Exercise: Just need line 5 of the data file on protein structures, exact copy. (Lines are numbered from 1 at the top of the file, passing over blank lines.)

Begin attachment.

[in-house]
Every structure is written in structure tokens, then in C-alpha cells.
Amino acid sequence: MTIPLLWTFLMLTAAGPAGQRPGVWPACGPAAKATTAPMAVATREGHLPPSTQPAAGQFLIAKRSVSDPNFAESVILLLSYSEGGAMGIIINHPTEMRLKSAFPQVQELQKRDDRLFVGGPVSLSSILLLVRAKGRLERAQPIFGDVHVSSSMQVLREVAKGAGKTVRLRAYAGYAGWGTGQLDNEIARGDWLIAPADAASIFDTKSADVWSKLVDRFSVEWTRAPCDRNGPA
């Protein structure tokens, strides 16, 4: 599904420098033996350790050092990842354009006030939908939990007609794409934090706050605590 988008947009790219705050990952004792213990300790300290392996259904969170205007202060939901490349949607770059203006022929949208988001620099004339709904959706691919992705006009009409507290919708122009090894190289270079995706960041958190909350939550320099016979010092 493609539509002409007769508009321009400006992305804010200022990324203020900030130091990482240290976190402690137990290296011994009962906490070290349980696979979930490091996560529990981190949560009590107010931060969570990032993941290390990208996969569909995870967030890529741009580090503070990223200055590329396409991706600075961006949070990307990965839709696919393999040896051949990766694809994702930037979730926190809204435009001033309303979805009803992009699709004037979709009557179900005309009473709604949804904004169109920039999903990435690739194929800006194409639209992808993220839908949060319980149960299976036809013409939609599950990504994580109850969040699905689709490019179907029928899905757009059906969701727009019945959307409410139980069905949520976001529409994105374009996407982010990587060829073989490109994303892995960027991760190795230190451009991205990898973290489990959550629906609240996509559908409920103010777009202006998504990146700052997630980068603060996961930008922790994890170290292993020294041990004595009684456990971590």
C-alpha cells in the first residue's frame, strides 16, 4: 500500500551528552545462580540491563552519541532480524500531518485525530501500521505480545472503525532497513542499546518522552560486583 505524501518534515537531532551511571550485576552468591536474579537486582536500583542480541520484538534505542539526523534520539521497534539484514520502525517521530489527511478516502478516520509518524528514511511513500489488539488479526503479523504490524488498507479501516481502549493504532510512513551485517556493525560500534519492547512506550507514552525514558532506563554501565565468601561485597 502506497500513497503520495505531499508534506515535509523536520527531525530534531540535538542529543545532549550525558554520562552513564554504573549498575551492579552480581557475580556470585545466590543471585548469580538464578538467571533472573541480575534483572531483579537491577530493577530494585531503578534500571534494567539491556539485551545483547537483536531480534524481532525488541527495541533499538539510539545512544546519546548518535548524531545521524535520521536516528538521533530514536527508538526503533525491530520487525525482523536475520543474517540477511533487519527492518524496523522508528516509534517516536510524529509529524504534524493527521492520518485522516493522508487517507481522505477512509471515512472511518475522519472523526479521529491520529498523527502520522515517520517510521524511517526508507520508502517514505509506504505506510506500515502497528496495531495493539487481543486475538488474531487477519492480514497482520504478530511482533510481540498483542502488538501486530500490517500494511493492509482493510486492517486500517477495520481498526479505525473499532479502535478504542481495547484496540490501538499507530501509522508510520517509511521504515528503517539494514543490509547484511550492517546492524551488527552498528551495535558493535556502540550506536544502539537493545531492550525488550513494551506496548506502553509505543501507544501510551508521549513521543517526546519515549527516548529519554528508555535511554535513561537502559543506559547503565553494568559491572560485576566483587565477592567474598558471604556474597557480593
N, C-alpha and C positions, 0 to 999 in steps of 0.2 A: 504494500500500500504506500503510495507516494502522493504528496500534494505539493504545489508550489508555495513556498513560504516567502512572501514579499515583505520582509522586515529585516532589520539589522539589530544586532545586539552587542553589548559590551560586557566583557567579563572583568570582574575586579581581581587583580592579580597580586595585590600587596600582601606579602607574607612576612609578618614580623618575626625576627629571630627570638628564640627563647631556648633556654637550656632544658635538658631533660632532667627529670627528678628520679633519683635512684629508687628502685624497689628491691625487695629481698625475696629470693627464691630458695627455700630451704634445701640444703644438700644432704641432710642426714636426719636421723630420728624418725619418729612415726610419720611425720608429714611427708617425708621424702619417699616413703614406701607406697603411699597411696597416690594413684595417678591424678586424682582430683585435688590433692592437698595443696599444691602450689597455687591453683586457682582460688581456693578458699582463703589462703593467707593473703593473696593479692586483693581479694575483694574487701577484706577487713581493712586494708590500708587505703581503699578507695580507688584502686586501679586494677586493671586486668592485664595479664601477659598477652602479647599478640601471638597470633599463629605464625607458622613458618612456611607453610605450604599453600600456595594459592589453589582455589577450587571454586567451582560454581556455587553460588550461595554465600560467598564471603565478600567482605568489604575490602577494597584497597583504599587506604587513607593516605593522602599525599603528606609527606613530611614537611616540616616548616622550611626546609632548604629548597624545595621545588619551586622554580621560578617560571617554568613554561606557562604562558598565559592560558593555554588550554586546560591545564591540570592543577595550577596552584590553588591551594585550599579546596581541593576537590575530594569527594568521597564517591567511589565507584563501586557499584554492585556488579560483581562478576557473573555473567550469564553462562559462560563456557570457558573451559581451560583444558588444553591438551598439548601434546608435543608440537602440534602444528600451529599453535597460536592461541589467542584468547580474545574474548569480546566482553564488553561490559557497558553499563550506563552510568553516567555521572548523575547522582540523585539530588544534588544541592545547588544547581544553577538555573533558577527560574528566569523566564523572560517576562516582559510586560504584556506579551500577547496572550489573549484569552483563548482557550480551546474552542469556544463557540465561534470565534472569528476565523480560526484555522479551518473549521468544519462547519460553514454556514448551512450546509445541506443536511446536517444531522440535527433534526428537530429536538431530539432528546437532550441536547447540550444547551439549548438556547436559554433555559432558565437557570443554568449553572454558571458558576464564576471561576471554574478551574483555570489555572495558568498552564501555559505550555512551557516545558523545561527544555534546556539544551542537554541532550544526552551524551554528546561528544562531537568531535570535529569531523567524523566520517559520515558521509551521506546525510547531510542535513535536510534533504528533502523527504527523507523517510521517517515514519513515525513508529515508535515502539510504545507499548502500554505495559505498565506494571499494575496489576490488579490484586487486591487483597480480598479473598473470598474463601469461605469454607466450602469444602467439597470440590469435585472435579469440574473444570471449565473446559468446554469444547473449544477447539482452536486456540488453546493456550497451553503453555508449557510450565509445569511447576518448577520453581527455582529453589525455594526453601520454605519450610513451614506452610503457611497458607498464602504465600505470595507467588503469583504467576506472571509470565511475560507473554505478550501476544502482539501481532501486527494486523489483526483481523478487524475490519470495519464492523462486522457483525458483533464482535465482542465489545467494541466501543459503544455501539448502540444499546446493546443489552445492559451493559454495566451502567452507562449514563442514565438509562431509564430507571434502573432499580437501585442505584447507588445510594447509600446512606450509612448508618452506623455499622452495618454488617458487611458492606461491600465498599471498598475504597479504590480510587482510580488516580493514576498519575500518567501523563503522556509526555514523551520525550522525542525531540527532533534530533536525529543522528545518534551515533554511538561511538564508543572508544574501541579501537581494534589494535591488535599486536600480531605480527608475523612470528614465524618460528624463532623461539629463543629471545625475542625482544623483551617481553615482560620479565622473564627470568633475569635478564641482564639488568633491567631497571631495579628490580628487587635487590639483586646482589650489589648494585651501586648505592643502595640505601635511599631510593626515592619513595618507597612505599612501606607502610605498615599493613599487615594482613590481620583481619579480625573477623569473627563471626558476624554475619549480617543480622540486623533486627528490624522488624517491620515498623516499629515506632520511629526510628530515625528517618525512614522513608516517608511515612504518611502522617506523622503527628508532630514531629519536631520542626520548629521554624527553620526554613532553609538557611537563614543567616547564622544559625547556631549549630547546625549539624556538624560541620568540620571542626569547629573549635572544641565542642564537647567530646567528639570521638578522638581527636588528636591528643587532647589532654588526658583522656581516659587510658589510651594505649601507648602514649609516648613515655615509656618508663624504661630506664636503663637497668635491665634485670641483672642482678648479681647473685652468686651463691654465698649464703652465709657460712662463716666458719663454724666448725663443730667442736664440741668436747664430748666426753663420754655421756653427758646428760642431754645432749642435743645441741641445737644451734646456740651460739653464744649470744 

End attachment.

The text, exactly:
C-alpha cells in the first residue's frame, strides 16, 4: 500500500551528552545462580540491563552519541532480524500531518485525530501500521505480545472503525532497513542499546518522552560486583 505524501518534515537531532551511571550485576552468591536474579537486582536500583542480541520484538534505542539526523534520539521497534539484514520502525517521530489527511478516502478516520509518524528514511511513500489488539488479526503479523504490524488498507479501516481502549493504532510512513551485517556493525560500534519492547512506550507514552525514558532506563554501565565468601561485597 502506497500513497503520495505531499508534506515535509523536520527531525530534531540535538542529543545532549550525558554520562552513564554504573549498575551492579552480581557475580556470585545466590543471585548469580538464578538467571533472573541480575534483572531483579537491577530493577530494585531503578534500571534494567539491556539485551545483547537483536531480534524481532525488541527495541533499538539510539545512544546519546548518535548524531545521524535520521536516528538521533530514536527508538526503533525491530520487525525482523536475520543474517540477511533487519527492518524496523522508528516509534517516536510524529509529524504534524493527521492520518485522516493522508487517507481522505477512509471515512472511518475522519472523526479521529491520529498523527502520522515517520517510521524511517526508507520508502517514505509506504505506510506500515502497528496495531495493539487481543486475538488474531487477519492480514497482520504478530511482533510481540498483542502488538501486530500490517500494511493492509482493510486492517486500517477495520481498526479505525473499532479502535478504542481495547484496540490501538499507530501509522508510520517509511521504515528503517539494514543490509547484511550492517546492524551488527552498528551495535558493535556502540550506536544502539537493545531492550525488550513494551506496548506502553509505543501507544501510551508521549513521543517526546519515549527516548529519554528508555535511554535513561537502559543506559547503565553494568559491572560485576566483587565477592567474598558471604556474597557480593